A justified voting reversal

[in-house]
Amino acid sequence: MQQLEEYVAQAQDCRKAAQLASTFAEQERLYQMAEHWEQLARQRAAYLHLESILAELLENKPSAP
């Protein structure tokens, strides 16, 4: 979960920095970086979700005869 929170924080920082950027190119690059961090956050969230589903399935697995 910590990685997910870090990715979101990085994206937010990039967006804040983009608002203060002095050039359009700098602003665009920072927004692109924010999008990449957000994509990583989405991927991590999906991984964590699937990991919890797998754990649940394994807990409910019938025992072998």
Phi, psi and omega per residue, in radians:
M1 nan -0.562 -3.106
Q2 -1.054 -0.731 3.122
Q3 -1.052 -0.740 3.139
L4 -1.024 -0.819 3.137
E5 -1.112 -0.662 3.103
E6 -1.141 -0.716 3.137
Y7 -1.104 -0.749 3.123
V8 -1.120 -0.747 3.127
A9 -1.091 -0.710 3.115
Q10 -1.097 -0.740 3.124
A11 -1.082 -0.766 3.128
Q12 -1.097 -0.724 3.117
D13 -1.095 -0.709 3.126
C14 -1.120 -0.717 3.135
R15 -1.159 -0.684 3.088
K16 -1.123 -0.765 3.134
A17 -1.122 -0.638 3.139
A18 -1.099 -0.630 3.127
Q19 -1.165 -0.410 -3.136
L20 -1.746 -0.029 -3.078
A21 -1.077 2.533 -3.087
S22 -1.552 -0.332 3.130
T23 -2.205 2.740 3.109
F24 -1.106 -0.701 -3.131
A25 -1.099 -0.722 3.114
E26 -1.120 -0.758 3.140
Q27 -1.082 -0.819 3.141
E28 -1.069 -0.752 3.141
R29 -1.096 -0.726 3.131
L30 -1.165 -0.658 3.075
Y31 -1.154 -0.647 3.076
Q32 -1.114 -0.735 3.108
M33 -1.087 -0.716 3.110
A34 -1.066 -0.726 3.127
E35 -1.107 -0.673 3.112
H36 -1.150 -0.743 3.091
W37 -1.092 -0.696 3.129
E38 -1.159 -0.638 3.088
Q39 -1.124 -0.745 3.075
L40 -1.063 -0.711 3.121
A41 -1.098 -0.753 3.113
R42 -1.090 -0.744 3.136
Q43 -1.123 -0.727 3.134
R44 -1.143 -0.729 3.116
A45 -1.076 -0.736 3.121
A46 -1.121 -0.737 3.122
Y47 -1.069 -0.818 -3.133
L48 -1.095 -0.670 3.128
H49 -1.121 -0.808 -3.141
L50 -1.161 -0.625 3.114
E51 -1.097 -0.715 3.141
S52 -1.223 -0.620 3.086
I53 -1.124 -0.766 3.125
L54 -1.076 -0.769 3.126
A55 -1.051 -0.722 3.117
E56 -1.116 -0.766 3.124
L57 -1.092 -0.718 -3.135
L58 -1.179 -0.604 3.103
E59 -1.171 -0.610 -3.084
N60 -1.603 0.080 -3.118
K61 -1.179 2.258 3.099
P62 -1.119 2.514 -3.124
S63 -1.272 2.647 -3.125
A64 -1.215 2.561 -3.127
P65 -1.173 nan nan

Gov. Rick Scott has reversed himself on election reform, and if ever a flip-flop was justified it is this one. The governor two years ago signed legislation cutting early voting days from 14 to eight, though there was no apparent rationale for the change, other than early voting is popular with Democrats. The law contributed to Florida's 2012 election debacle, where citizens in some counties waited hours to vote. Scott, to his credit, acknowledged the fiasco, and his secretary of state, Ken Detzner, proposed a number of mostly sensible changes Monday.Foremost among them is giving elections supervisors the option of extending early voting from eight days to a maximum of 14. Eight days may be plenty in a rural county, but large counties such as Hillsborough need more time, as do counties as densely populated as Pinellas. The state also should give supervisors flexibility on daily hours, allowing large counties up to 12. Another recommendation would establish a word limit on legislative amendments. Citizen-initiated amendments are limited to 75 words, but there are no curbs on lawmakers' verbosity. This creates a lengthy ballot, voter confusion and storage costs. Hillsborough Supervisor of Elections Craig Latimer says because of last year's long ballot, he now has more than 1.5 million pieces of paper that by law must be kept for 22 months. Detzner also is right to want to jettison a recently passed law that would require the coded text of constitutional amendments, including stricken and underlined text, to be placed on the ballot. The secretary correctly suggests expanding early voting locations to government offices other than libraries and election offices but fails to address the need for voting facilities in areas with no government offices. Lawmakers should remedy that oversight.